Thirty years on things are less turbulent. Recording Looking Forward was “joyful.”

Crosby, Stills and Nash have each had their fair share of savaging from the critics over the years, but Young has always been the critics’ darling. One of the less-than-favourable reviews of Looking Forward referred to a recent joke from television show “Saturday Night Live,” which called the quartet “C,S,N and God-knows-Y.”

But Young, midway through recording his own solo album, Silver and Gold, was so impressed with his colleagues’ work in the studio last year that he gladly dismantled his own record for their collective cause. CSN were recording without a record contract and financing the sessions themselves, having severed their 30-year relationship with Atlantic Records, and Young liked their independent spirit.

Along with his selection of songs, he brought to the studio his preferred method of singing harmonies – “air mixing” as all four stood in a circle around one microphone, rather than overdubbing. The result on Looking Forward is that the harmonies have a different texture to past CSN or CSNY recordings. “Neil always prefers earlier takes of songs,” Nash says. “He believes, as we all do, that after six or seven performances of any song you begin to perform it rather than feel it. We would rather have ‘feeling’ than perfection.”

Their voices have changed and deepened. Stills accepts that he cannot go back to the original key of “Love the One You’re With” in concert. Young says, “In some cases it’s physically impossible to do the same keys. We’ll adjust.” There are no qualms about this tour, which begins on January 24, playing huge stadiums around the US. It is currently America’s highest-grossing concert tour, and could wind its way across Europe and down to Australia in the latter part of 2000.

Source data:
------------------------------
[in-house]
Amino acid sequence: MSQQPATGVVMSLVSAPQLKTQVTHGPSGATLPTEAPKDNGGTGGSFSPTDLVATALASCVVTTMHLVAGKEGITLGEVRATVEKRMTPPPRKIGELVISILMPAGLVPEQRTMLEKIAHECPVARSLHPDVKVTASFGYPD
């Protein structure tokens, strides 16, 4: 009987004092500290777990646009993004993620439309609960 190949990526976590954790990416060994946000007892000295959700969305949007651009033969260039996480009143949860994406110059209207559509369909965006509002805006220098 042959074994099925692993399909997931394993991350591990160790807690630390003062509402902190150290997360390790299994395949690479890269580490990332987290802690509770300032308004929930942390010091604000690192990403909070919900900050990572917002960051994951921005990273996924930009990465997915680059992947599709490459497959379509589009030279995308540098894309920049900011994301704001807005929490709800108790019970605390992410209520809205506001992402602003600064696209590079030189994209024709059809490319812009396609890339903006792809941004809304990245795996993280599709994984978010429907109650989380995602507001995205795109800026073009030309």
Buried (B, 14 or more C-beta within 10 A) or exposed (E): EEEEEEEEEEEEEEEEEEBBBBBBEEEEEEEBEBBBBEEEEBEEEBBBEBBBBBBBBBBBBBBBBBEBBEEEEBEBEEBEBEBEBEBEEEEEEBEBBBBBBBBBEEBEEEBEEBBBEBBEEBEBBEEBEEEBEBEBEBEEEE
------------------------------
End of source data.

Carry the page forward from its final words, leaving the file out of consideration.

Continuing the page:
The enormous response in the States is because it’s 25 years since CSN have toured with Y. They are calling the tour, inevitably, “CSNY2K.” When recently asked what made it possible for the four of them to tour again, the self-deprecating Crosby quipped, “Well, let’s start with the ‘I’m awake’ part. Then there’s the ‘I’m not dead’. We really like that. Both of these make touring a possibility.” Crosby detoxified from an 18-year drug and alcohol addiction in a Texan prison in 1986, only to withstand liver failure, a transplant, and another failure in the ensuing years.

Just as he thought death was finally staring him in the face four years ago, he discovered his wife was pregnant, and the son he had given up for adoption in 1962 was looking for him. That son, James Raymond, turned out to be an accomplished musician in his own right, and as soon as Crosby was on the mend, guitarist Jeff Pevar was recruited and a new group, CPR, was formed. An appropriate moniker, Crosby often remarks.